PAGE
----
Two unions representing a total of about 2,000 workers at the Washington Gas Light Co. have voted to reject contracts offered by the company and have authorized their members to go out on strike if contract talks fail.
The separate contracts for both unions, which represent about 1,400 maintenance and mechanical workers and about 600 clerical workers, expired May 31, but all sides had agreed to extend them until at least midnight yesterday.
The International Union of Gas Workers, which represents the maintenance and mechanical workers, Monday voted down the two-year contract offered by the company, at the same time authorizing a strike. Yesterday that union agreed to extend its contract through midnight Thursday to provide time for further negotiations.
The clerical workers' union voted yesterday to reject its proposed contract and authorize a strike.
Michael Cowan, chief negotiator for the Office & Professional Employees International Union, Local No. 2, which represents the clerical workers, said last night his union has agreed to a similar extension.
A federal mediator has been meeting with company and union officials since last week.
"The most important thing is to keep our people working, and we have a concern for the customers out there also," said Robert Pellegrino, a member of the Gas Workers negotiating committee.
Washington Gas has about 560,000 customers in Washington and throughout the Maryland and Virginia suburbs.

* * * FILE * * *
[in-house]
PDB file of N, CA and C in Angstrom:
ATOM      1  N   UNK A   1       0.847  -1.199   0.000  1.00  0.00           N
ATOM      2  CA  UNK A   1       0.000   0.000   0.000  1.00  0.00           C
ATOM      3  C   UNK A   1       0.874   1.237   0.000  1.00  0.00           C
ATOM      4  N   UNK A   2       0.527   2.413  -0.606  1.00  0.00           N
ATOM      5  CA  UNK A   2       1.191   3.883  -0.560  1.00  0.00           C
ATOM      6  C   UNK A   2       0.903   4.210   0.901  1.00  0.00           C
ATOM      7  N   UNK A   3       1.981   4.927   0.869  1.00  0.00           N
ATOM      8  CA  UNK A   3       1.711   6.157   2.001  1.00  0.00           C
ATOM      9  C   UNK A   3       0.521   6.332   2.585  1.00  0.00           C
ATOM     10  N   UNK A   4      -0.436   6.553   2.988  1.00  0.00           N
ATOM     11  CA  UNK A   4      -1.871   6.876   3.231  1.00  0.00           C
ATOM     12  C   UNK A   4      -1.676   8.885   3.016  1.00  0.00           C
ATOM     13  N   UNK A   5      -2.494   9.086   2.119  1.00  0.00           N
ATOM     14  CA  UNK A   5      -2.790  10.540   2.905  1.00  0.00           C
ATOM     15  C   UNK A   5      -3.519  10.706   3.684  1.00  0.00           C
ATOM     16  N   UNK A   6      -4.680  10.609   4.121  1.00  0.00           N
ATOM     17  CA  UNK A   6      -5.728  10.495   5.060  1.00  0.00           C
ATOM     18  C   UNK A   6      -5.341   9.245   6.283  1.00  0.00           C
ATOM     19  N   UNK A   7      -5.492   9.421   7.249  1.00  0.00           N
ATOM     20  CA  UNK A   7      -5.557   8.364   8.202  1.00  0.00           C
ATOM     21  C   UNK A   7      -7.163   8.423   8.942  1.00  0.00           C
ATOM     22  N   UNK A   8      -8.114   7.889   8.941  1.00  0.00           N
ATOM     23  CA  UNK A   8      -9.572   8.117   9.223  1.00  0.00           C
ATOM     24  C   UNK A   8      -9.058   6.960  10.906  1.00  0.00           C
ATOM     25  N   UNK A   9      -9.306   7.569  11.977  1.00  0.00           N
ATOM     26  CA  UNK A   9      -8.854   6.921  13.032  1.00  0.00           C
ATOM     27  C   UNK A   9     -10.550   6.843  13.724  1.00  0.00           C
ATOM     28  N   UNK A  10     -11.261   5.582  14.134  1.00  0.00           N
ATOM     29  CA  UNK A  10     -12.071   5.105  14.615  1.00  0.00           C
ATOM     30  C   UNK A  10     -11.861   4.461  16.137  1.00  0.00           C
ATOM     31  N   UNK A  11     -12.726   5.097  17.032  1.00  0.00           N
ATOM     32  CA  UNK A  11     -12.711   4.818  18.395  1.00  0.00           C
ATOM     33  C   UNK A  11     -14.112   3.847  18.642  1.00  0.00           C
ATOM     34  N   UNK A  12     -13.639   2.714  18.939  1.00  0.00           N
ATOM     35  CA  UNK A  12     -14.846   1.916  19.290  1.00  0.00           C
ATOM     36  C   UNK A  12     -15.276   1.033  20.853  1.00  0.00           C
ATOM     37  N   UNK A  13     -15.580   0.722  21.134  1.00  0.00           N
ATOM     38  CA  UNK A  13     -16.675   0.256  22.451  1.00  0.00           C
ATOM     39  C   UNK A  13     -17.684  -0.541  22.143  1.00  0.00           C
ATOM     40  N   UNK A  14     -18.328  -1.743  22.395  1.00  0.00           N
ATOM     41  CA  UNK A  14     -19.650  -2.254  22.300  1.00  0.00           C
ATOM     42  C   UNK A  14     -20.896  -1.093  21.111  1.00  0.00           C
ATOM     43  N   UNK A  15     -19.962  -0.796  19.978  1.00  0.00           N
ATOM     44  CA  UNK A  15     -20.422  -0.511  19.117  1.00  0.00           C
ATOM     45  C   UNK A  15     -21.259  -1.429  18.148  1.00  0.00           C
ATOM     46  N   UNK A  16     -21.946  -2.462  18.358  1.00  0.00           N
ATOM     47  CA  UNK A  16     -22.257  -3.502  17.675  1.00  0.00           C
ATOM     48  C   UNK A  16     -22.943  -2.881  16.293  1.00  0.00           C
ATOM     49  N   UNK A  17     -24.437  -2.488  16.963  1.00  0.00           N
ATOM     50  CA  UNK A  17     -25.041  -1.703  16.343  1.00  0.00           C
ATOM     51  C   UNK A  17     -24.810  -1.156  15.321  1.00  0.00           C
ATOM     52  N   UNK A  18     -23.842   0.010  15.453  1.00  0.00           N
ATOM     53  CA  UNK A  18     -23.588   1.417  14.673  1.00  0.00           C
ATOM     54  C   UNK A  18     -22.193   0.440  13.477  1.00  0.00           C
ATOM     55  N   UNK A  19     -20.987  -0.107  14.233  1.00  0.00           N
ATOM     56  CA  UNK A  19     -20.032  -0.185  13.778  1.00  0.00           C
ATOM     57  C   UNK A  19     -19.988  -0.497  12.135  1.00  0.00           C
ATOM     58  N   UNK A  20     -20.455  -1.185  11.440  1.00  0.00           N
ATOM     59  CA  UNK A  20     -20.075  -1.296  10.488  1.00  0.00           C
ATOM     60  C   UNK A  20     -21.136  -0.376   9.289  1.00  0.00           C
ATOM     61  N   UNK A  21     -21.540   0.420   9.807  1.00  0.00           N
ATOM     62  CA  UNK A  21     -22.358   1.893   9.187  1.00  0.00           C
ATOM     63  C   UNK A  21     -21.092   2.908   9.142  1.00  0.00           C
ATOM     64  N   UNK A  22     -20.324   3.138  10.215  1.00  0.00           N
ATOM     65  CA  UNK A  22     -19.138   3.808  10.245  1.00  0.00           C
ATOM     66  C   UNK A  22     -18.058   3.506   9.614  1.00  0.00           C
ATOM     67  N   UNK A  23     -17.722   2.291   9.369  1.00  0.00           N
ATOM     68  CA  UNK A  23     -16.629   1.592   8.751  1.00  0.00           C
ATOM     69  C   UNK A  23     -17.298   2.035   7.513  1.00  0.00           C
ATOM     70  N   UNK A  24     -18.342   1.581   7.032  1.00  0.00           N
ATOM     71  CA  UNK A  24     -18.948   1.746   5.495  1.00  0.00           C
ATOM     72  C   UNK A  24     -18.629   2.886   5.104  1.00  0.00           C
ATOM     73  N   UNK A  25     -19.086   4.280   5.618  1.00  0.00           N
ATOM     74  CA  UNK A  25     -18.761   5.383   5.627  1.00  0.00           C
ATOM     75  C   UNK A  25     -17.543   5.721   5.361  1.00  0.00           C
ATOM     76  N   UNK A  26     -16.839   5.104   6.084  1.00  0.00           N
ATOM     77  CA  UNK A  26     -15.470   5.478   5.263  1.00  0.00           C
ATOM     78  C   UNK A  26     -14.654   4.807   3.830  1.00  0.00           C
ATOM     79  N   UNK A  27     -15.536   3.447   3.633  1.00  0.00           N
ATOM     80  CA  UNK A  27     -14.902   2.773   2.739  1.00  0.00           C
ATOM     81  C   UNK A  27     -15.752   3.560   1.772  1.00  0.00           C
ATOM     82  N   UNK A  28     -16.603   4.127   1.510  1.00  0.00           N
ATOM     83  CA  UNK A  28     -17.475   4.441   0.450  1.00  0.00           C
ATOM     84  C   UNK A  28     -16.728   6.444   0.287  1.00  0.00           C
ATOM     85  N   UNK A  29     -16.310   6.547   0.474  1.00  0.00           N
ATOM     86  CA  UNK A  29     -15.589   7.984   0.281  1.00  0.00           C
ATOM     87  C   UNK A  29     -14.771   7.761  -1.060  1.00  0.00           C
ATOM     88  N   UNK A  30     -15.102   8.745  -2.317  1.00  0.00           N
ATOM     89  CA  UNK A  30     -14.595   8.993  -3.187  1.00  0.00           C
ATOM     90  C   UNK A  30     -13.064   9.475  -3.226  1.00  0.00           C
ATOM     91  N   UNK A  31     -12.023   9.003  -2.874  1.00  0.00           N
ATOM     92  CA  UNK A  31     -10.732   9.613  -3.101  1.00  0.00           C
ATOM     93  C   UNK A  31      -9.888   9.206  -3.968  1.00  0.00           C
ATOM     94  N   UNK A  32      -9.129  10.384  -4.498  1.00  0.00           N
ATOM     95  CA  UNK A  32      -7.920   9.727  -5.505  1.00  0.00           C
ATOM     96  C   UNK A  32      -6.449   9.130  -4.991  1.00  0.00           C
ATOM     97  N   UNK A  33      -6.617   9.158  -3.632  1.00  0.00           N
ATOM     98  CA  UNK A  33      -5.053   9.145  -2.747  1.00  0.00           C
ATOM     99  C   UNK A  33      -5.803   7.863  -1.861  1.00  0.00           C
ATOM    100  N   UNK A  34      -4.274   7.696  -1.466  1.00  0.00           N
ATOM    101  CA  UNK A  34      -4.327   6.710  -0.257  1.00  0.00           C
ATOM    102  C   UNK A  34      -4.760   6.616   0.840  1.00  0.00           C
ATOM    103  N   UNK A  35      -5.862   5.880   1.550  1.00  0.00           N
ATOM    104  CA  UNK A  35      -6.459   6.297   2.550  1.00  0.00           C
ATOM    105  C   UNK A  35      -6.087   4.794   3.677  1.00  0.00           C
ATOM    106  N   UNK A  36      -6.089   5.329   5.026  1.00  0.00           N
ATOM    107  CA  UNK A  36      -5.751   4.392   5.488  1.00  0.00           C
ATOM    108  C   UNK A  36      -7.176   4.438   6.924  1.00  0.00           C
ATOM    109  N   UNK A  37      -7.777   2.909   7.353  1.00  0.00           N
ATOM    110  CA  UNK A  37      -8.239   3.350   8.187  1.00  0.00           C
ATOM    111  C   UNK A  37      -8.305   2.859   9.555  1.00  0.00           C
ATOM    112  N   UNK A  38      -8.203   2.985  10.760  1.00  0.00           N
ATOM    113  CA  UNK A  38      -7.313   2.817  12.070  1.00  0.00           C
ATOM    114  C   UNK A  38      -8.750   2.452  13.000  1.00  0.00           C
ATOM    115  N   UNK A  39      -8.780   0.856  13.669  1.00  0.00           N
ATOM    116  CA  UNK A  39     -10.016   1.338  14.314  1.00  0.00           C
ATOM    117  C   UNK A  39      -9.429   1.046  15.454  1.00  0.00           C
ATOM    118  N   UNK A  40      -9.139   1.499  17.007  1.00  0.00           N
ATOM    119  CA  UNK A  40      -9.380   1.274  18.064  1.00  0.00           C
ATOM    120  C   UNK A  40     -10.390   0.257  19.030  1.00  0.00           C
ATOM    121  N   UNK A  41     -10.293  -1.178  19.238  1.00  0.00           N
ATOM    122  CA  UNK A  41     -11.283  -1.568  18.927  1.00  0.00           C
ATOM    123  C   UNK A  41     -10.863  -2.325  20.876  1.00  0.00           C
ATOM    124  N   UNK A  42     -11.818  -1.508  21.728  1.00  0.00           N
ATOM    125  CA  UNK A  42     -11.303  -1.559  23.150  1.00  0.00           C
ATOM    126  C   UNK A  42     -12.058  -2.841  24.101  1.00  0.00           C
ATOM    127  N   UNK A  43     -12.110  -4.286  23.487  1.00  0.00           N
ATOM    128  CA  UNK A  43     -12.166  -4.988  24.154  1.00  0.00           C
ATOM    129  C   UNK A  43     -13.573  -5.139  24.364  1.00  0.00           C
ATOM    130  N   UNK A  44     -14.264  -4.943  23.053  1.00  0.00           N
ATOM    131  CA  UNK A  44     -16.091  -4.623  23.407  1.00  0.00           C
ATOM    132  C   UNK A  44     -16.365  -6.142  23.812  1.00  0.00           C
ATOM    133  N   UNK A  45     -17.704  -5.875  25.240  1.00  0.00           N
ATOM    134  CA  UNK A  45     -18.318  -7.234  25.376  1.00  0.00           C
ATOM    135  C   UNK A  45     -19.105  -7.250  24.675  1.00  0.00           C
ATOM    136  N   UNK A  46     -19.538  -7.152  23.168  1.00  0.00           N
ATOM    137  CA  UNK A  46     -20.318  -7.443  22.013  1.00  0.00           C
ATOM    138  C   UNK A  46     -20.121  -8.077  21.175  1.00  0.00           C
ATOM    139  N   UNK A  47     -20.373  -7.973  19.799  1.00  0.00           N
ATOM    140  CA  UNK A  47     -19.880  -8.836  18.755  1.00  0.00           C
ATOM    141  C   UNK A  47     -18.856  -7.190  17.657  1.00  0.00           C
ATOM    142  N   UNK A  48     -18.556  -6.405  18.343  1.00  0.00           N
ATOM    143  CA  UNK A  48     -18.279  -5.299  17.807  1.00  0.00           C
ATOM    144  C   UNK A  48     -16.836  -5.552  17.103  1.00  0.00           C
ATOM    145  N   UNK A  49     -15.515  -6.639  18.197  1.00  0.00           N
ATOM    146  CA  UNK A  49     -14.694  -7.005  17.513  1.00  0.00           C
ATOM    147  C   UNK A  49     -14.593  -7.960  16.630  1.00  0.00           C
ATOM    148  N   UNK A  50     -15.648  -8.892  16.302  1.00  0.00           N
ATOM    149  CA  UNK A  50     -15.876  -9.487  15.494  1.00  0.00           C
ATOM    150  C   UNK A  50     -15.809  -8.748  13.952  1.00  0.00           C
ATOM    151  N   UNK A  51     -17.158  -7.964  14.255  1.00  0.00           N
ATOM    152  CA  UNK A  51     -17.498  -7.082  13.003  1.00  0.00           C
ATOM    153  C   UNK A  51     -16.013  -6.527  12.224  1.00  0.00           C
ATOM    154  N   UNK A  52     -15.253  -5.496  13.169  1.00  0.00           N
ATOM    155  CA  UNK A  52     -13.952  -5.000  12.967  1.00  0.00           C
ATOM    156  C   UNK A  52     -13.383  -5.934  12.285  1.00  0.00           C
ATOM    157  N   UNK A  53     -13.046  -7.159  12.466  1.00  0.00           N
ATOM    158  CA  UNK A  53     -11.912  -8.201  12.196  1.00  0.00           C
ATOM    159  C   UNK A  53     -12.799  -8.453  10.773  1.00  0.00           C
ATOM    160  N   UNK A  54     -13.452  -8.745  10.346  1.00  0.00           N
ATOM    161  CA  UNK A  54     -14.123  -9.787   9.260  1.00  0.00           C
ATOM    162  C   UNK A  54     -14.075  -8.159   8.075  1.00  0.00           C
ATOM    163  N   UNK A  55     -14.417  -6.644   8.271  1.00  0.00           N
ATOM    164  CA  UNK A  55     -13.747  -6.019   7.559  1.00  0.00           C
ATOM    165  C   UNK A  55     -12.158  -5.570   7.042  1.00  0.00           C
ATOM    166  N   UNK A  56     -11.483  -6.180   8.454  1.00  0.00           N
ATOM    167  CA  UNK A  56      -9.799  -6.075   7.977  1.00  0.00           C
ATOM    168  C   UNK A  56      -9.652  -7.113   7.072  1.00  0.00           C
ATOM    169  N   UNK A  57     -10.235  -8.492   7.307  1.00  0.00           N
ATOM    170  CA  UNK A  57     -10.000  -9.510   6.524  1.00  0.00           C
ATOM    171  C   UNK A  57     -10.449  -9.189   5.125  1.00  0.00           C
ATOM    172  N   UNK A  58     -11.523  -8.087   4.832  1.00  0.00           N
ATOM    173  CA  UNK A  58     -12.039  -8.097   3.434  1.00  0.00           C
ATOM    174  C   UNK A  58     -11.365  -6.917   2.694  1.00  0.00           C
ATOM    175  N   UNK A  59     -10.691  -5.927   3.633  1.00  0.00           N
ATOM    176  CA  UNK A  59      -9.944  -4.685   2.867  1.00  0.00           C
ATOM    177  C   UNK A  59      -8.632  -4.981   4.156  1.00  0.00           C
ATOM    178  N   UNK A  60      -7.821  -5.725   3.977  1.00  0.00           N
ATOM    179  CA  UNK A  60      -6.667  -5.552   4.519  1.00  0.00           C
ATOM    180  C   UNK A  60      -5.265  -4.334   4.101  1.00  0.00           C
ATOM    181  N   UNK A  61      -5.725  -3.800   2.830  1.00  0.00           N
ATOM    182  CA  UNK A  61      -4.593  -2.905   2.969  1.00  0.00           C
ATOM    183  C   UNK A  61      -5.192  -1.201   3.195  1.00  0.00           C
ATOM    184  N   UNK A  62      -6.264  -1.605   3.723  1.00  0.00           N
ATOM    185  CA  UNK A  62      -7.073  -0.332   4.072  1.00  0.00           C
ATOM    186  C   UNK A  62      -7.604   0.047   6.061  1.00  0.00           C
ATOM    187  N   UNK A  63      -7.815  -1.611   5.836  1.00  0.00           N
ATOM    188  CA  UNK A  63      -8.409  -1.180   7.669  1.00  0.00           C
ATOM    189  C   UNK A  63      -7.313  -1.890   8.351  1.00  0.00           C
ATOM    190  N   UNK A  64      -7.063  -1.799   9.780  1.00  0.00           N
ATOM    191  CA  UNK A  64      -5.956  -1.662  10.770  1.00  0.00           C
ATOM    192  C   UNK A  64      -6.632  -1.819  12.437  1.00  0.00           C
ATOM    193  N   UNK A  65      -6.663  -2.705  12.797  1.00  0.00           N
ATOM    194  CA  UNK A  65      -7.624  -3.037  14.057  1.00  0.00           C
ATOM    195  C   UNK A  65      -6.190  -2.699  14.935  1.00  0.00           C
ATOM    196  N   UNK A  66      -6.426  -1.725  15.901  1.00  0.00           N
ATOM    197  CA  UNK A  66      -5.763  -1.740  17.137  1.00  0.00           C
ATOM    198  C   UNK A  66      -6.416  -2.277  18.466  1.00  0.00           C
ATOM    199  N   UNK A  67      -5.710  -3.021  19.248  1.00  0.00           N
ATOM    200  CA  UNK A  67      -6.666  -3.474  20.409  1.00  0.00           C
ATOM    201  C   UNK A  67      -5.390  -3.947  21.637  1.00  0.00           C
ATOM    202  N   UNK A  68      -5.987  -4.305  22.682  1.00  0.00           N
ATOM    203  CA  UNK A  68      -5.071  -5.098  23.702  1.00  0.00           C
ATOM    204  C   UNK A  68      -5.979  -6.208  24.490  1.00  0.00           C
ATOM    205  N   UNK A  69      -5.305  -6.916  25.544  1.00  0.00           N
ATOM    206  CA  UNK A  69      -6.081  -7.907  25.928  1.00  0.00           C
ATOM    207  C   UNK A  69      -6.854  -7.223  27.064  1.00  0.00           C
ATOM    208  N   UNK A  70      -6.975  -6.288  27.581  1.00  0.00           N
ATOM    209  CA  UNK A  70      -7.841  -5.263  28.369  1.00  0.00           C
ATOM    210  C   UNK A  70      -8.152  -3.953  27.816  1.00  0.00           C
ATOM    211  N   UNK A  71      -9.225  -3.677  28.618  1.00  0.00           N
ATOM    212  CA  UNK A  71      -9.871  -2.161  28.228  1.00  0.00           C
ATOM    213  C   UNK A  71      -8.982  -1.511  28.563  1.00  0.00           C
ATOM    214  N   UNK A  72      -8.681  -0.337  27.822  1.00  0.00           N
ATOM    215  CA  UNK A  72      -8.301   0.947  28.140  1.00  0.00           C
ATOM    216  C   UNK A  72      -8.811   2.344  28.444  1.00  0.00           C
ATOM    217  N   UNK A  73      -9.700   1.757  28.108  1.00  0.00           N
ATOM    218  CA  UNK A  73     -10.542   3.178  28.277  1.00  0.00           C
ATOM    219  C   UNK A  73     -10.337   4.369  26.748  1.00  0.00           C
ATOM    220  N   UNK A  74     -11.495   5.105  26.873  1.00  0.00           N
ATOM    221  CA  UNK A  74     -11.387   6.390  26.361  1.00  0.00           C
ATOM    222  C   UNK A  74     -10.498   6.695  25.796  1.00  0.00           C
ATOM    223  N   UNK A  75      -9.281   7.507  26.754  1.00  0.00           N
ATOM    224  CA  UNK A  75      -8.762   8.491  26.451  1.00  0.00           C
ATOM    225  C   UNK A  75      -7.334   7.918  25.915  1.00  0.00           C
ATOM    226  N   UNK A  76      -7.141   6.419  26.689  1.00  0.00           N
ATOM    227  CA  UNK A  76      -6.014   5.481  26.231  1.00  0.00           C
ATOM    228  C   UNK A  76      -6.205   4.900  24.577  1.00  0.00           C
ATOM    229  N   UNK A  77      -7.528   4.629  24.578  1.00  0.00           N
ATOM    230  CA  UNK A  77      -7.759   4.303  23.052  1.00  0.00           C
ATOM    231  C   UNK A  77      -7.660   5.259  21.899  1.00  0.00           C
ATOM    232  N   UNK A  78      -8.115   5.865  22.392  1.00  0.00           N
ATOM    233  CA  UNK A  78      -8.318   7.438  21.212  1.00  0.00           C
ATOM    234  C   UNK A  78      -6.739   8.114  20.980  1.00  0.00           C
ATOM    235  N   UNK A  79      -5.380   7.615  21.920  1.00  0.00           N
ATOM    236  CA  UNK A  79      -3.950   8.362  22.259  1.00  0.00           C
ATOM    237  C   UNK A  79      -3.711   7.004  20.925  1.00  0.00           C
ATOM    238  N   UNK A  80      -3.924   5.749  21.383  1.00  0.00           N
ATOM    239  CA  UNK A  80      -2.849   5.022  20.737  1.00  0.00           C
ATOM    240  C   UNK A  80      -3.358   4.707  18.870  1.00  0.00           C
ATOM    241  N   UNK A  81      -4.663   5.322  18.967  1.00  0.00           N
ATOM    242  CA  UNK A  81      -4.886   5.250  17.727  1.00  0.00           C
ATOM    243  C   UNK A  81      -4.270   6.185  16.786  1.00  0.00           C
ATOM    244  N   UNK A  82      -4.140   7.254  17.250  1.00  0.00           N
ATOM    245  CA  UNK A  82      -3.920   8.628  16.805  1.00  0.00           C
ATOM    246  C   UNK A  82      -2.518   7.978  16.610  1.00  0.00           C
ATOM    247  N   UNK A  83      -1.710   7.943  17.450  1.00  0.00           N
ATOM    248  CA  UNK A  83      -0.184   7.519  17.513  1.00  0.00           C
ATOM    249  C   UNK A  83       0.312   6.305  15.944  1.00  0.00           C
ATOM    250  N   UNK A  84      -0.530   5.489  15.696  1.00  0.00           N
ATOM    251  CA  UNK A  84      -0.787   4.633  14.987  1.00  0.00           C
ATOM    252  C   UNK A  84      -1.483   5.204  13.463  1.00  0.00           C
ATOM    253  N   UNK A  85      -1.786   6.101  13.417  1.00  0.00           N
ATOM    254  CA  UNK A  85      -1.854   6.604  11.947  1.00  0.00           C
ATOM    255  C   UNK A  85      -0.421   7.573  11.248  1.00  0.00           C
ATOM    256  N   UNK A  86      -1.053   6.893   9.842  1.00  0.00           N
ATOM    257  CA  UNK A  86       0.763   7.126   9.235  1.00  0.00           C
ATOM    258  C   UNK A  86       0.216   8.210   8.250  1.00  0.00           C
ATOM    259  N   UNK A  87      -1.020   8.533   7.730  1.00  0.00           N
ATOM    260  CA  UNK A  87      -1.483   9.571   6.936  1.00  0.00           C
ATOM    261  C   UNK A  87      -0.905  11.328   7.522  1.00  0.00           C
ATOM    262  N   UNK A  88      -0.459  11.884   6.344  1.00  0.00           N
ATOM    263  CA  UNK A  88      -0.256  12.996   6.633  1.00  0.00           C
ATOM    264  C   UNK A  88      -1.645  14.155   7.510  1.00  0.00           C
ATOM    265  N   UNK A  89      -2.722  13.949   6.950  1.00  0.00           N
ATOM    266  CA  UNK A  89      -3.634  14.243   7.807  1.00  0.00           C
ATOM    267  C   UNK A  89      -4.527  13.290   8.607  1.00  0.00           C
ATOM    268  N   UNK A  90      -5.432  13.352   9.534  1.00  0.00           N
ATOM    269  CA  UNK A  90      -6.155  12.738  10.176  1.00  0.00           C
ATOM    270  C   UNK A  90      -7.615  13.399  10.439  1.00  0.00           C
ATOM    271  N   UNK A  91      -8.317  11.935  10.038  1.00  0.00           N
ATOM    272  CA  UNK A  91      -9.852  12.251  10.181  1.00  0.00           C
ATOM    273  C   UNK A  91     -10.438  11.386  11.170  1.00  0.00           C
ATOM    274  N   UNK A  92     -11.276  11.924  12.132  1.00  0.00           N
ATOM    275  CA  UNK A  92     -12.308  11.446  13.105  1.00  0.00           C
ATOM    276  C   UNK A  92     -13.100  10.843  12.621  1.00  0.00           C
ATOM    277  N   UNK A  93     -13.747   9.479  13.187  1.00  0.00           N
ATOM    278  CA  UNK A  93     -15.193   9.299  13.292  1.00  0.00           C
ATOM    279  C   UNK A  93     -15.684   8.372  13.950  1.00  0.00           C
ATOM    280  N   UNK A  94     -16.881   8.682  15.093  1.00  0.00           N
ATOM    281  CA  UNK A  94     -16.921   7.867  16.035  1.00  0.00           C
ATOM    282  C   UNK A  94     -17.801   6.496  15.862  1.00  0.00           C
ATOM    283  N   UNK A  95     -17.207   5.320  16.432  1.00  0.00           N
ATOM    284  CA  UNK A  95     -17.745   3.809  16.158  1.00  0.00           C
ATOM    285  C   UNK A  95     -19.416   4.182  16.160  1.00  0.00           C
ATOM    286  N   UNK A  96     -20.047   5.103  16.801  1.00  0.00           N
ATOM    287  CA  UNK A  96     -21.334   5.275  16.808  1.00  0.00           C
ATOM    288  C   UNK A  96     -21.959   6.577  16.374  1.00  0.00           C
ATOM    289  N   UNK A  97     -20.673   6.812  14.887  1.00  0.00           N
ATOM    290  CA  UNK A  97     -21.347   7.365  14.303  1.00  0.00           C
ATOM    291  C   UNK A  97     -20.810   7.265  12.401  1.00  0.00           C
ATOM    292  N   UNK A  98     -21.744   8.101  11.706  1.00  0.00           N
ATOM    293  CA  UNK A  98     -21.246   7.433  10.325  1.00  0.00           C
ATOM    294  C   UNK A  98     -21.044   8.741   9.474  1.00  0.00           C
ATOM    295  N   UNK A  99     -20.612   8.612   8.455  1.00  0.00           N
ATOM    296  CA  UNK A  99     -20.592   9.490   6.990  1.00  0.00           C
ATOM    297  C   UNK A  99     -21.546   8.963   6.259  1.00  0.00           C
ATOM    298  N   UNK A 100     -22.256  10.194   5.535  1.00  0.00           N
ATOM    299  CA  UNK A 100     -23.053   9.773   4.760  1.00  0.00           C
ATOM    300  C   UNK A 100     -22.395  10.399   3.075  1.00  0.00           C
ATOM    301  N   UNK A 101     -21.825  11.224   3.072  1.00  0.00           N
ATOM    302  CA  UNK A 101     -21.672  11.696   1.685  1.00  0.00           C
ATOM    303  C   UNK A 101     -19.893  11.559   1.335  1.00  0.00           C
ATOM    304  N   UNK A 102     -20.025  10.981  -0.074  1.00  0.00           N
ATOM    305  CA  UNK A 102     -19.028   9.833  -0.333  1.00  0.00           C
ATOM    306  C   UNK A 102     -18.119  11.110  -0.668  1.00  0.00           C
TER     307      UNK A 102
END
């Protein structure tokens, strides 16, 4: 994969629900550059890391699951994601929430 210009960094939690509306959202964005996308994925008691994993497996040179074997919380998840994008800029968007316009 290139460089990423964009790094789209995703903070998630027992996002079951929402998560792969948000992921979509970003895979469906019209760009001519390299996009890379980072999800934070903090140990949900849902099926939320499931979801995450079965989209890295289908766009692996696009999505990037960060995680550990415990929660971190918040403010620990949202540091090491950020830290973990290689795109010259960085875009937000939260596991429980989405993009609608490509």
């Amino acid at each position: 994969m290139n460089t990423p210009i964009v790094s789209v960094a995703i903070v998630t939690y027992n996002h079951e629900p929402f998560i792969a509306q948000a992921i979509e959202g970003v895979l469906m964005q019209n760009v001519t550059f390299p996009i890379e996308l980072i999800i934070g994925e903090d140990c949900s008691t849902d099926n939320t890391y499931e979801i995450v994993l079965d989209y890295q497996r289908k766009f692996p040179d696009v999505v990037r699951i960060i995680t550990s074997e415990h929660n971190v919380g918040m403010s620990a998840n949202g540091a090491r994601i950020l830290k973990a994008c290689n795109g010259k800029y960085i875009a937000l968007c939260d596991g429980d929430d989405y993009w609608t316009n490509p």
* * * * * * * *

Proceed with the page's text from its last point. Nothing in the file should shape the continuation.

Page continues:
Paul Young, a company spokesman, said that management and supervisory personnel are prepared to operate the company in the event of a strike and that the company is confident it will be able to provide essential and emergency services.
Washington Gas, which has been in business in the District since 1848, has had only one previous strike, which occurred in 1961 when 1,300 mechanical and maintenance workers, who were then represented by a different union, conducted a 15-day walkout, according to Young.
In the current labor dispute, Young said, the company has offered each union a two-year contract that calls for a 6 percent pay increase for each year and a slightly more than one percent increase in fringe benefits spread over the two years.
Donald J. Heim, chairman and president of Washington Gas, said in a statement that the company's offer is "completely equal" to contracts recently signed by other utility companies and "balances the interests of employes, rate-payers and stockholders."
Pellegrino said research by the gas workers union shows that Washington Gas' pay scale is below salaries paid by other major utility companies.
While expressing dissatisfaction with the company's pay proposal, officials of both unions said that the dispute centers on demands for improved fringe benefits, particularly for health insurance and pensions.